Last edited: Feb 10, 2007
  10. Feb 12, 2007 #9
    I'm starting to suspect that it's best to leave them as undefined primitives that satisfy the model category axioms. The best "definition" I have of weak equivalences is a map that induces an isomorphism in the homotopy category. But the homotopy category depends on how the w.e. are defined. Moreover, the axioms that they must satisfy seem to make them be interdependent. That is, a (co)fibration is the dual of a co(fibration) and a weak equivalence induces a homotopy isomorphism in a category that depends on the weak equivalences. Any attempt to find necessary and sufficient conditions seems circular. I think the axioms of model categories give the similiarly shaped diagrams, but not conversely, and that's all we can say.

    So unless you guys think otherwise, I'm going to read them axiomatically.
  11. Feb 12, 2007 #10

    matt grime

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    The idea of a weak equivalence is that of a quasi-isomorphism.

    All these things are just families of maps that have certain properties. Given any particular category there is no intrinsic way of defining them. Or if you will, any category has many different classes of morphisms that can be fibrations, cofibrations, and weak equivalences.

    The usual thing to do is to pick some class that will be interesting.

    You're right, in general you won't be able to pick (simple) categorical axioms that define (co)fibrations and weak equivalences and that are independent of the category.

    Here are some examples:

    let Ch(A) be the category of chain complexes over an abelian category A, then fibrations are cones, and weak equivalences are quasi-isomorhpisms. The corresponding 'stable homotopy category' is the derived category D(A).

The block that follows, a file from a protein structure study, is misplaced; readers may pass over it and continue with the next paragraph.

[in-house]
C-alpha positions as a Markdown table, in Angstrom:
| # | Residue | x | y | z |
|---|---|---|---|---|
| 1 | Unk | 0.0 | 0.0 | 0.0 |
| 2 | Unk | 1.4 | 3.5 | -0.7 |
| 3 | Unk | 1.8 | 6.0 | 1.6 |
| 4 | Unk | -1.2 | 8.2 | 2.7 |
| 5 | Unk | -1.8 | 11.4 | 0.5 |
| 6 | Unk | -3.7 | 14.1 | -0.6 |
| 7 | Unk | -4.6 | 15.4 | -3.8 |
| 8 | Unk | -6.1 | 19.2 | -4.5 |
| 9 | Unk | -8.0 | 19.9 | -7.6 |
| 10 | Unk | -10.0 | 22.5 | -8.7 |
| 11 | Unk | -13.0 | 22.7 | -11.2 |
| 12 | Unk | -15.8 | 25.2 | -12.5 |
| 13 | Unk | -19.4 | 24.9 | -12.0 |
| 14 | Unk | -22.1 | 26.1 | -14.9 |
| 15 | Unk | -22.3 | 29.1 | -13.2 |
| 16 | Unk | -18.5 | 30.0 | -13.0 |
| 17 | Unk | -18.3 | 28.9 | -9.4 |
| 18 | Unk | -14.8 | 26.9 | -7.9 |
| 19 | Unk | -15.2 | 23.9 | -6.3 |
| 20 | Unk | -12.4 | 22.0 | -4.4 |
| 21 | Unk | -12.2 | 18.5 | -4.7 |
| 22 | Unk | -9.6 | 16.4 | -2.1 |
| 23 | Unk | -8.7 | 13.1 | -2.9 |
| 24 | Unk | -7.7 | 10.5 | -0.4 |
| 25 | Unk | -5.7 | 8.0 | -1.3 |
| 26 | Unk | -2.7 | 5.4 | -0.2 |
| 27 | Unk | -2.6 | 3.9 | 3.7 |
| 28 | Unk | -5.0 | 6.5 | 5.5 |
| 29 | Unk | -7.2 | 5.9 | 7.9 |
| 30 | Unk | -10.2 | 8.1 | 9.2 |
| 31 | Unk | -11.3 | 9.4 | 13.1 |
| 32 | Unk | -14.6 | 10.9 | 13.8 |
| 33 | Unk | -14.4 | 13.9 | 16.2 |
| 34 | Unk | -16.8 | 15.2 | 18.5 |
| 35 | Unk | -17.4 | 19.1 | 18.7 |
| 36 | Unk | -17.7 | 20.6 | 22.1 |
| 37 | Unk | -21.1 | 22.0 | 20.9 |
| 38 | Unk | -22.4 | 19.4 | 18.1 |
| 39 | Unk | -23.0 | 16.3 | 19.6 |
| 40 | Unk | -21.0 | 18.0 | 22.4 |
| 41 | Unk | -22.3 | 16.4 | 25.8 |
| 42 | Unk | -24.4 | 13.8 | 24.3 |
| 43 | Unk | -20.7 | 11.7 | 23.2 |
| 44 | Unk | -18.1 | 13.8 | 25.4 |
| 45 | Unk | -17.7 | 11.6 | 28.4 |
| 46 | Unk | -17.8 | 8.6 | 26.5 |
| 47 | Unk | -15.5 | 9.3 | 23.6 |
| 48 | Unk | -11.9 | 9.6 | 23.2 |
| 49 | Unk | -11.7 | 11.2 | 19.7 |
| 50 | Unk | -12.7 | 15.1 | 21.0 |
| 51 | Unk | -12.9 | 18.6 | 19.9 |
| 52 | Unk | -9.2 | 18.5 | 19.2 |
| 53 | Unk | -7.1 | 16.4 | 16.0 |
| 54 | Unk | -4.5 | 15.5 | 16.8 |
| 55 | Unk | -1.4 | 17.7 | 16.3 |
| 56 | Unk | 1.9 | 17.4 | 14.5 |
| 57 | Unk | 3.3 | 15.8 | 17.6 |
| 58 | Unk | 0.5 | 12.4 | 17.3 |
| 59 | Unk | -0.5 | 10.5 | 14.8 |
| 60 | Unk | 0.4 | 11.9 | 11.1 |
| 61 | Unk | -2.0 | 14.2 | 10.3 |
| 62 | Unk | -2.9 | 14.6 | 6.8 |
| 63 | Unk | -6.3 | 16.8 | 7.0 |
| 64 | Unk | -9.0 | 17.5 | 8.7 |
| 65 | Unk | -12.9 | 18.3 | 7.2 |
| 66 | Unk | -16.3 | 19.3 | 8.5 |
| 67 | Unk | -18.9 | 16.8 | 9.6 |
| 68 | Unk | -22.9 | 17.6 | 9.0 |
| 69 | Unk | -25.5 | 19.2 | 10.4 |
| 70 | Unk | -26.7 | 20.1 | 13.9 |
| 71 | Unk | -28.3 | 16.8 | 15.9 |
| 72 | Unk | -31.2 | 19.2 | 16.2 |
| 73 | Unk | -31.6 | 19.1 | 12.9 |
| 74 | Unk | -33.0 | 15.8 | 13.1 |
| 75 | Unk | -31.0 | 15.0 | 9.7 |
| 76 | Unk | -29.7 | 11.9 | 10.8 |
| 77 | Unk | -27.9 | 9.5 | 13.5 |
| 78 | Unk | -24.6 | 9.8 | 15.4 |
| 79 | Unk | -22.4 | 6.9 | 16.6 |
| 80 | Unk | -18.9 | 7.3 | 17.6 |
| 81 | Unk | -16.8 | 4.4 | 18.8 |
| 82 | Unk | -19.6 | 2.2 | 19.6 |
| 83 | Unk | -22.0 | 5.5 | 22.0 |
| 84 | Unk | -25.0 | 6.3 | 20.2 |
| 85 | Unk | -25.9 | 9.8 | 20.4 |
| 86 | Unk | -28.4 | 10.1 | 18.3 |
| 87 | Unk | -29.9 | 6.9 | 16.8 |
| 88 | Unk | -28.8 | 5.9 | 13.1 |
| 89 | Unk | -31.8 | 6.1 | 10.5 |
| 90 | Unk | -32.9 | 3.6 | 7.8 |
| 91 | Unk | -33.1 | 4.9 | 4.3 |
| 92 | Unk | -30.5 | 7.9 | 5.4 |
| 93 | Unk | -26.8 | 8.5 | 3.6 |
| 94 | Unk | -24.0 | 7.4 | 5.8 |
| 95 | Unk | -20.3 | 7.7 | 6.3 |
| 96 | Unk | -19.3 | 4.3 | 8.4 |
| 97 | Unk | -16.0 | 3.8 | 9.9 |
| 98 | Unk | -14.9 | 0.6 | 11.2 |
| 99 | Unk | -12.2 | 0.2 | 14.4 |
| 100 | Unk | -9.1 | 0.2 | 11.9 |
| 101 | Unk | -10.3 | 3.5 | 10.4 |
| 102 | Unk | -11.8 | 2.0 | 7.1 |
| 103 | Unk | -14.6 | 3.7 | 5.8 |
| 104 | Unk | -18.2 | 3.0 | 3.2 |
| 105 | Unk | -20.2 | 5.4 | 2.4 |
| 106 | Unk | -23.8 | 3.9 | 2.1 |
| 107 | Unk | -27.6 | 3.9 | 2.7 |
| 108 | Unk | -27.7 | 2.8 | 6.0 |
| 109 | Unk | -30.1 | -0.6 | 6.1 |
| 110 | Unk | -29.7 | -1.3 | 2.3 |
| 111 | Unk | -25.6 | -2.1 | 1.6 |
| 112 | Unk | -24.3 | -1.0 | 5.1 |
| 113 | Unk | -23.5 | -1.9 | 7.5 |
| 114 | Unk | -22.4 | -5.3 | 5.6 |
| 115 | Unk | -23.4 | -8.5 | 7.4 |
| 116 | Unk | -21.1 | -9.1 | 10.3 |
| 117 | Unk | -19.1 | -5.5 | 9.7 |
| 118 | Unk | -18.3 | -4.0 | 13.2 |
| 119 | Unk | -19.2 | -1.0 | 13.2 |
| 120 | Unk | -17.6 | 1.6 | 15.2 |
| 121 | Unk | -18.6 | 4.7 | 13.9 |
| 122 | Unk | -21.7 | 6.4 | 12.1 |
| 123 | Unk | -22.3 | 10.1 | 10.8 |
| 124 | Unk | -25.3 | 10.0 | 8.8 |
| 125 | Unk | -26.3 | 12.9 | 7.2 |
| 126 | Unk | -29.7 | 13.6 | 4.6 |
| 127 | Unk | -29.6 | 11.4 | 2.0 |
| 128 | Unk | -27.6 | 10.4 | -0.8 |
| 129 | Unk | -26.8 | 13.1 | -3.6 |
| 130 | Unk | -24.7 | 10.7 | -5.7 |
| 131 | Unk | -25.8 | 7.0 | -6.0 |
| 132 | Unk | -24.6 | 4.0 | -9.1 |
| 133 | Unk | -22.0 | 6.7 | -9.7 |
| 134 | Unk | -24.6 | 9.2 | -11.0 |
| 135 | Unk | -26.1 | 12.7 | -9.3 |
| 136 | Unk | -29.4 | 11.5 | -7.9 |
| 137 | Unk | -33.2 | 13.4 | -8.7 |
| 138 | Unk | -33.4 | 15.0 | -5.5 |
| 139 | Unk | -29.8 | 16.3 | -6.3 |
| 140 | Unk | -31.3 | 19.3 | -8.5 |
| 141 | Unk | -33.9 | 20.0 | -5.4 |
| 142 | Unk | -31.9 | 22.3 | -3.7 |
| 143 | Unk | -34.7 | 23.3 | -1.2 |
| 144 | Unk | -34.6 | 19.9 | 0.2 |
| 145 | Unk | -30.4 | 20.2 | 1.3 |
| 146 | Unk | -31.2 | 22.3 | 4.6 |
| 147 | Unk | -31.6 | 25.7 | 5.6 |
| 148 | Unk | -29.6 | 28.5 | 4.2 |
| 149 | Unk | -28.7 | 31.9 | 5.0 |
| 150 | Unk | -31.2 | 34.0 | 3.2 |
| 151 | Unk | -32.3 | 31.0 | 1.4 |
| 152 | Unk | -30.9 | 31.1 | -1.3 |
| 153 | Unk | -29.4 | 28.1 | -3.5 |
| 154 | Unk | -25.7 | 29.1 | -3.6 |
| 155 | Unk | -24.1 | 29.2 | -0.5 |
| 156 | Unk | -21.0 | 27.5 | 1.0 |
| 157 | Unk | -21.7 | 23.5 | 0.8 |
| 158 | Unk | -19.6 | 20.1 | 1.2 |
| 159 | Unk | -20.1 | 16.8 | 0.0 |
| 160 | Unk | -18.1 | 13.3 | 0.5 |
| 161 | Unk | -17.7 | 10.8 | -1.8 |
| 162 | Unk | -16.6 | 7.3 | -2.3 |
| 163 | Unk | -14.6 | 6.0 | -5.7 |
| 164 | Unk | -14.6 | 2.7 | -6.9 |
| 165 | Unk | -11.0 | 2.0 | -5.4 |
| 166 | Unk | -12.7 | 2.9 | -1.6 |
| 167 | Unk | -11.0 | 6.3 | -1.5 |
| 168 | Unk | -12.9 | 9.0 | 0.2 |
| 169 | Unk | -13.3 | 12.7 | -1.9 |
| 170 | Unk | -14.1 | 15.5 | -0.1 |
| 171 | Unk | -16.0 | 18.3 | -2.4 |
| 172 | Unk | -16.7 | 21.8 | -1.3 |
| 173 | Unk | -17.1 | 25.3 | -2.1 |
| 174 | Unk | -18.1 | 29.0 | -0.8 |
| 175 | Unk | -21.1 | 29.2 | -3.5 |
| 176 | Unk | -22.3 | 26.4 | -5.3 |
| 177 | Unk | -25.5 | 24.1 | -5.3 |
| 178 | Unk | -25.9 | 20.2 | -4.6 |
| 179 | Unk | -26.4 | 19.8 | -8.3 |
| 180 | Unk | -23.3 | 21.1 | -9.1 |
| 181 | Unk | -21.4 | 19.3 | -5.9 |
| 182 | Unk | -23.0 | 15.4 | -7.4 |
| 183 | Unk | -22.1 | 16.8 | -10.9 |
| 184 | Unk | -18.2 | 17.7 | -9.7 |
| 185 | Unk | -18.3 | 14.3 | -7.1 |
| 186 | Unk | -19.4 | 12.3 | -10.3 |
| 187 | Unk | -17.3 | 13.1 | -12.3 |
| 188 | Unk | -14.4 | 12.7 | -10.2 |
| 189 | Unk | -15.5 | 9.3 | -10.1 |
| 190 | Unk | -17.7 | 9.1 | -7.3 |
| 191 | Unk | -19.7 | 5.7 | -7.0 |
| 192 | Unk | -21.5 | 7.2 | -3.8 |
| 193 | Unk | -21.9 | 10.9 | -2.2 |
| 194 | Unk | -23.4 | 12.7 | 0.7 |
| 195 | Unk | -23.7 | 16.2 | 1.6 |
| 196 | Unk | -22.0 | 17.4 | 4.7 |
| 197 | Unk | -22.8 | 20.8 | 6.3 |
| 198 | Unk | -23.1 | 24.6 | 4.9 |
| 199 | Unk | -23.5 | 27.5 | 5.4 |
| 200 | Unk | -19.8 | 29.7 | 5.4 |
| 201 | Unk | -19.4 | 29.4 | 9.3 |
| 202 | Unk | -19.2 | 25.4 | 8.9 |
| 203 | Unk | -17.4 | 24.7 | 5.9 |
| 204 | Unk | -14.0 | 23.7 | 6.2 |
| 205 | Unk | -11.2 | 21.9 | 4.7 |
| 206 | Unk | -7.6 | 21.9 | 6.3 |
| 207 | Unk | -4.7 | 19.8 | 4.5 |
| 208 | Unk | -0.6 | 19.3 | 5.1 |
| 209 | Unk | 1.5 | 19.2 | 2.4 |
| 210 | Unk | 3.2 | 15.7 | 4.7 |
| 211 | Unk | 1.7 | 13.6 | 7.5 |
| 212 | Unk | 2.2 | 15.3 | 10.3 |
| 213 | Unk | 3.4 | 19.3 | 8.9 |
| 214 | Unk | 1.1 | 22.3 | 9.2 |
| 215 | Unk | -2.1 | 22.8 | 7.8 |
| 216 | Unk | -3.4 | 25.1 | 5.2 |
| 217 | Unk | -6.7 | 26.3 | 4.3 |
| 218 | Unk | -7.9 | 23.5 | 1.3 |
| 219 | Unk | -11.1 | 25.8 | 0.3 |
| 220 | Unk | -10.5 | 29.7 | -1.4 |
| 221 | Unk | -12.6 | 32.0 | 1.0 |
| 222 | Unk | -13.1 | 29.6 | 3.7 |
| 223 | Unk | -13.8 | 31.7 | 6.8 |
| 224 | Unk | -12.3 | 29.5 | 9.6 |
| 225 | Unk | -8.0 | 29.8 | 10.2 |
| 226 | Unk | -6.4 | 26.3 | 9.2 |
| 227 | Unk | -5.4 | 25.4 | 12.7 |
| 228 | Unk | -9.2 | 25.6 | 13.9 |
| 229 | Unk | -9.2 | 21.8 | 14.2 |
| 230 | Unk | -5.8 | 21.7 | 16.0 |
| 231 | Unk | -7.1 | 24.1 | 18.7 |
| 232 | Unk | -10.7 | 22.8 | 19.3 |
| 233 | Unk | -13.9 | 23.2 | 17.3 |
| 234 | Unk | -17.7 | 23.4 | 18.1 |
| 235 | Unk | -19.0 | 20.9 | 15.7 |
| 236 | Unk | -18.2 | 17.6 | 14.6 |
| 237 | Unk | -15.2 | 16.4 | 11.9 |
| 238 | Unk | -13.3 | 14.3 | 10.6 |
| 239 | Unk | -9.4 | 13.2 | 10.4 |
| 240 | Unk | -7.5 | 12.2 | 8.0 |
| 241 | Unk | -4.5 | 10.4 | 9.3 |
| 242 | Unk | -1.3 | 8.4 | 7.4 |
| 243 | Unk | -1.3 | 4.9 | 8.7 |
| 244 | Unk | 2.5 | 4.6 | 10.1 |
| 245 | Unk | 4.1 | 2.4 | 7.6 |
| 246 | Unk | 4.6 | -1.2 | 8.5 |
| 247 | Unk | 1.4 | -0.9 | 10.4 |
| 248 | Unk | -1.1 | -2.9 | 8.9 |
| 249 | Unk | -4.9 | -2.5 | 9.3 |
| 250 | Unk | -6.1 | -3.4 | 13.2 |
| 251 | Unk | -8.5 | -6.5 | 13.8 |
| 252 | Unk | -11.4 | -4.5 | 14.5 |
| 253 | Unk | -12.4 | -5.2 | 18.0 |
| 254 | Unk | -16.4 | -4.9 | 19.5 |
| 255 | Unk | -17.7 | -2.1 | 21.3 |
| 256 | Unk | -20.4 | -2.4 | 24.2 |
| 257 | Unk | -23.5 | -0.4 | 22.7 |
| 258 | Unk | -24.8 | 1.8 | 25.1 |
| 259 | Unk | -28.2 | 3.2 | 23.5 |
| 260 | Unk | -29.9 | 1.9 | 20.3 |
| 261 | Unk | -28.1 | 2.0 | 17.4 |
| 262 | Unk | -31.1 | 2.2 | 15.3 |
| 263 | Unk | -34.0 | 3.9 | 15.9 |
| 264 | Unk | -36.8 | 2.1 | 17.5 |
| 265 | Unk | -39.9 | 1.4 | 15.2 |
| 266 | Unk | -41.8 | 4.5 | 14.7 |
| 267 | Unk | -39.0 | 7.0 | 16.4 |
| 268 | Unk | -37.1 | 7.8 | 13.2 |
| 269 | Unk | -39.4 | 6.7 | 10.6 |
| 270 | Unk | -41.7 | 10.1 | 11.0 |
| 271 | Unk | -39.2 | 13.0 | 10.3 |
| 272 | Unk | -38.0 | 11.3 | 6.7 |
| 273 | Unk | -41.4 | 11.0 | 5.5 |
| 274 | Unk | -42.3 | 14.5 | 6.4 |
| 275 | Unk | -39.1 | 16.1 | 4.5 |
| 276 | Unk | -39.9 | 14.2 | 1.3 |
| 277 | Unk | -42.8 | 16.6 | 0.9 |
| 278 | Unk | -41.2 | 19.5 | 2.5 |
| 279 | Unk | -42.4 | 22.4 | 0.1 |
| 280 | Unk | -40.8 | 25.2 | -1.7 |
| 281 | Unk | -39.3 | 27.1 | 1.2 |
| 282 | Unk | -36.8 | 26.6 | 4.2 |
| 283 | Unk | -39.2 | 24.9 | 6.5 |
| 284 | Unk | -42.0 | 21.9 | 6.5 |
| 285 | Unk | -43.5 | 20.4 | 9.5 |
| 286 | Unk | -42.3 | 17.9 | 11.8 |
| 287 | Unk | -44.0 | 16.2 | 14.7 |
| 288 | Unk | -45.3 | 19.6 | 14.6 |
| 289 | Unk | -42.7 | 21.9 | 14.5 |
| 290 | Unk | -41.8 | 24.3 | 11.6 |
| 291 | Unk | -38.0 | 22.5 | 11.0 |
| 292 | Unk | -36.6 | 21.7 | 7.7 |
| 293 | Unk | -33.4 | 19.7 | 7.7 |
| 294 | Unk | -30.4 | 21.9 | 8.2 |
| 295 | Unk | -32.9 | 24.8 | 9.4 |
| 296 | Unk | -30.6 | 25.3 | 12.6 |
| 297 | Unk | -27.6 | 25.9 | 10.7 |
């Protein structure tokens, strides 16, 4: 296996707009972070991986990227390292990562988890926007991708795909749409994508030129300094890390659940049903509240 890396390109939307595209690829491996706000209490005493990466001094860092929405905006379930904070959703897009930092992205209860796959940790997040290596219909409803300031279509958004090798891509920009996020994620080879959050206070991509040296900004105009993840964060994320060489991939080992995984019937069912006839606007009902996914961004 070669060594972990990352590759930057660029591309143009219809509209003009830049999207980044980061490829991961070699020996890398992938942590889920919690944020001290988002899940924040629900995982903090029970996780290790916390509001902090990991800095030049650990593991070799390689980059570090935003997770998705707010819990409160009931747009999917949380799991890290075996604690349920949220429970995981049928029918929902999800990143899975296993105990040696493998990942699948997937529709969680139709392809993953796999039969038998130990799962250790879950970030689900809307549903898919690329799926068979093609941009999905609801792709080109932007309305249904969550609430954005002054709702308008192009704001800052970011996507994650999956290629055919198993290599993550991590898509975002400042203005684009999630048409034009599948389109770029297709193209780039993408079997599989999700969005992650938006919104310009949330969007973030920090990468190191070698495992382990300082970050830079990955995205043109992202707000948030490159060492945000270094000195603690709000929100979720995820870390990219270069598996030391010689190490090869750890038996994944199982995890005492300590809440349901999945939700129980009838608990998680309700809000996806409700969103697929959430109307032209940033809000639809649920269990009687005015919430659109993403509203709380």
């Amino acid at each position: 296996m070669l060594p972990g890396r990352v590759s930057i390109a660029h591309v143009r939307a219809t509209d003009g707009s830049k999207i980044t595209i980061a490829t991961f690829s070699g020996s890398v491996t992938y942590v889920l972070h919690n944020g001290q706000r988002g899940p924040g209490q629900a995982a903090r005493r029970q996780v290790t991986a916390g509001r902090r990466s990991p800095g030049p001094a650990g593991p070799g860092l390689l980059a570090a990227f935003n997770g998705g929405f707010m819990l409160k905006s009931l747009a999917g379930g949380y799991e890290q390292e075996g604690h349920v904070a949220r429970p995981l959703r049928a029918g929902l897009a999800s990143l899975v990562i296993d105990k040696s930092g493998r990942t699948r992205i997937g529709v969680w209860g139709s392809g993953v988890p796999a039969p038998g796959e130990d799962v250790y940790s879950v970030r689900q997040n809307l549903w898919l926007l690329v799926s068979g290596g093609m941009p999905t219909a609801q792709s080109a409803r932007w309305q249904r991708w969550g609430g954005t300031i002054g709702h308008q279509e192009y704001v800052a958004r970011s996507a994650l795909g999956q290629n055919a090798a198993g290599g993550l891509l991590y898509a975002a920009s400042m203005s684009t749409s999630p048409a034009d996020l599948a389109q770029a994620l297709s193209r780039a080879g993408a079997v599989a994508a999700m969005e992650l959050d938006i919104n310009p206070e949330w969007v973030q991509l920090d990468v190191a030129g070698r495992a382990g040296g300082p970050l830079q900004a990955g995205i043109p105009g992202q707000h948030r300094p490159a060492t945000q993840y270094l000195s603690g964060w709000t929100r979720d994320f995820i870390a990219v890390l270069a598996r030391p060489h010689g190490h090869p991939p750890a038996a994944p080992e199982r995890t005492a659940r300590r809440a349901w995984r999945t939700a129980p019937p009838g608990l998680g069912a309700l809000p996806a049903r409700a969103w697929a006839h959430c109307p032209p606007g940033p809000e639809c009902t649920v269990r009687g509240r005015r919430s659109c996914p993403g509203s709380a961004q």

Part of my thesis was proving that there are generically infinitely many stable categories one can create from the module category of a group algebra (in characteristic p, where p divides |G|).

    I am from a non-topological background, so I don't really get the topological view point. The difference is that in topology you don't have abelian/exact/additive categories around until you pass to the stable homotopy category (you can't in general 'add' maps of topological spaces unless the domain is a suspension of an object - in the stable case everything is by fiat the supsension of some other space).

    You will, in general, need you sets of morphisms to satisfy some extra hypotheses. These rules are so that when you form the localization (add formal inverses for the weak equivalences) then you might create something that requires a strictly larger set theoretic universe from the one you started in.